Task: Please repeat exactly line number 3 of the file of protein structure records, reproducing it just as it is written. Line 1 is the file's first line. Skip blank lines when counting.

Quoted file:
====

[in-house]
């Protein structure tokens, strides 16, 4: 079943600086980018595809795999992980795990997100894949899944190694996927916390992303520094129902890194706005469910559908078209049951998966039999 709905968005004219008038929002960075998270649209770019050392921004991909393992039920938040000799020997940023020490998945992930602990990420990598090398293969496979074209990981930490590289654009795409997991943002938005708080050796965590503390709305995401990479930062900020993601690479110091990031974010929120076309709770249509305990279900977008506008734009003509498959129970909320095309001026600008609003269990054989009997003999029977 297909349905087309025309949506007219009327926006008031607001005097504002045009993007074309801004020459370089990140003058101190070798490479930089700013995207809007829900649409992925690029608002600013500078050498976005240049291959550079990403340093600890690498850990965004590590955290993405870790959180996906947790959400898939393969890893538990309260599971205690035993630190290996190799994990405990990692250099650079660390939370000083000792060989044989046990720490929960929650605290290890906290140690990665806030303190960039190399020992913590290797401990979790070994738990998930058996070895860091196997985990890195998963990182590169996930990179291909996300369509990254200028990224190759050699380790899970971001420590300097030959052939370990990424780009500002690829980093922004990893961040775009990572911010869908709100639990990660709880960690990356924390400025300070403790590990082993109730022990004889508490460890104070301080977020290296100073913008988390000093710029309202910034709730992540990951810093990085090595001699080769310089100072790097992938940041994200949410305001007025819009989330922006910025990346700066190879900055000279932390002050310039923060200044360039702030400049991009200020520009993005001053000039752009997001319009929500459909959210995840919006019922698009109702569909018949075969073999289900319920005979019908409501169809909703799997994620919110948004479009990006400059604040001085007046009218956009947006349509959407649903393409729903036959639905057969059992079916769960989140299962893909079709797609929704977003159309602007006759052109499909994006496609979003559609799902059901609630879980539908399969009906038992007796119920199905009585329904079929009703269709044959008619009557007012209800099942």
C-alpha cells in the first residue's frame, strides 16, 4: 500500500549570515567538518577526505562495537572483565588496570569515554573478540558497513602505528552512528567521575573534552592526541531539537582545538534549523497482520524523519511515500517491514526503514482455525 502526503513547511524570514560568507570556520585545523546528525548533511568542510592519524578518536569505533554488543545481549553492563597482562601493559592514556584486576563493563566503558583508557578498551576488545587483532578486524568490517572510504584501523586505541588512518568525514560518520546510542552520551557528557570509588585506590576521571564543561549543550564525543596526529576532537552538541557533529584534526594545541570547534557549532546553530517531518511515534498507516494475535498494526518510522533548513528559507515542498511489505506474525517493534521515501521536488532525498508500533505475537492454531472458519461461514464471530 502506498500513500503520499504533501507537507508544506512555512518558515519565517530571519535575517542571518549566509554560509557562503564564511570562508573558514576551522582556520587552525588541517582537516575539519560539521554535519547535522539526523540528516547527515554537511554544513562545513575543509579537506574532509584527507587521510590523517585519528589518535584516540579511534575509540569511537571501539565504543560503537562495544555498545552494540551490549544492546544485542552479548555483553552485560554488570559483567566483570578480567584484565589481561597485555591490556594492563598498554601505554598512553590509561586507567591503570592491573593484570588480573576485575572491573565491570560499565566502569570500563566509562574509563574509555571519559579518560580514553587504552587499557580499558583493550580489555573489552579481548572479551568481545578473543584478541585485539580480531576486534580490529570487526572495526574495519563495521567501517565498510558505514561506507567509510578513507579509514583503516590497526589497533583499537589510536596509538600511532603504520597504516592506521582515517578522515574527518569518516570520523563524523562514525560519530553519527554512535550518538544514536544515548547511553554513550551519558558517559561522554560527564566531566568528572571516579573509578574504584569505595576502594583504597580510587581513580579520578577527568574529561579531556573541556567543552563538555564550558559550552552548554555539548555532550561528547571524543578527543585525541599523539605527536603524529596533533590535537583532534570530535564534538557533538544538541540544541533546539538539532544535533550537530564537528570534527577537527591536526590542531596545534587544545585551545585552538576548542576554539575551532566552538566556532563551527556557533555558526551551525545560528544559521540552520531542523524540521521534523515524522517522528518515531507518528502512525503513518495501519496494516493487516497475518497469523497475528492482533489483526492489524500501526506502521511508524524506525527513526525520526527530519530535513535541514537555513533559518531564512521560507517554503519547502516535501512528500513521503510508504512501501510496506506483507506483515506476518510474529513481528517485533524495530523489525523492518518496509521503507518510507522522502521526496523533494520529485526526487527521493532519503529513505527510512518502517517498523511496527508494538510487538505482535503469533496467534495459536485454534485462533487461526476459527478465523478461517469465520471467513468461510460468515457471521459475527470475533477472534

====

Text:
C-alpha cells in the first residue's frame, strides 16, 4: 500500500549570515567538518577526505562495537572483565588496570569515554573478540558497513602505528552512528567521575573534552592526541531539537582545538534549523497482520524523519511515500517491514526503514482455525 502526503513547511524570514560568507570556520585545523546528525548533511568542510592519524578518536569505533554488543545481549553492563597482562601493559592514556584486576563493563566503558583508557578498551576488545587483532578486524568490517572510504584501523586505541588512518568525514560518520546510542552520551557528557570509588585506590576521571564543561549543550564525543596526529576532537552538541557533529584534526594545541570547534557549532546553530517531518511515534498507516494475535498494526518510522533548513528559507515542498511489505506474525517493534521515501521536488532525498508500533505475537492454531472458519461461514464471530 502506498500513500503520499504533501507537507508544506512555512518558515519565517530571519535575517542571518549566509554560509557562503564564511570562508573558514576551522582556520587552525588541517582537516575539519560539521554535519547535522539526523540528516547527515554537511554544513562545513575543509579537506574532509584527507587521510590523517585519528589518535584516540579511534575509540569511537571501539565504543560503537562495544555498545552494540551490549544492546544485542552479548555483553552485560554488570559483567566483570578480567584484565589481561597485555591490556594492563598498554601505554598512553590509561586507567591503570592491573593484570588480573576485575572491573565491570560499565566502569570500563566509562574509563574509555571519559579518560580514553587504552587499557580499558583493550580489555573489552579481548572479551568481545578473543584478541585485539580480531576486534580490529570487526572495526574495519563495521567501517565498510558505514561506507567509510578513507579509514583503516590497526589497533583499537589510536596509538600511532603504520597504516592506521582515517578522515574527518569518516570520523563524523562514525560519530553519527554512535550518538544514536544515548547511553554513550551519558558517559561522554560527564566531566568528572571516579573509578574504584569505595576502594583504597580510587581513580579520578577527568574529561579531556573541556567543552563538555564550558559550552552548554555539548555532550561528547571524543578527543585525541599523539605527536603524529596533533590535537583532534570530535564534538557533538544538541540544541533546539538539532544535533550537530564537528570534527577537527591536526590542531596545534587544545585551545585552538576548542576554539575551532566552538566556532563551527556557533555558526551551525545560528544559521540552520531542523524540521521534523515524522517522528518515531507518528502512525503513518495501519496494516493487516497475518497469523497475528492482533489483526492489524500501526506502521511508524524506525527513526525520526527530519530535513535541514537555513533559518531564512521560507517554503519547502516535501512528500513521503510508504512501501510496506506483507506483515506476518510474529513481528517485533524495530523489525523492518518496509521503507518510507522522502521526496523533494520529485526526487527521493532519503529513505527510512518502517517498523511496527508494538510487538505482535503469533496467534495459536485454534485462533487461526476459527478465523478461517469465520471467513468461510460468515457471521459475527470475533477472534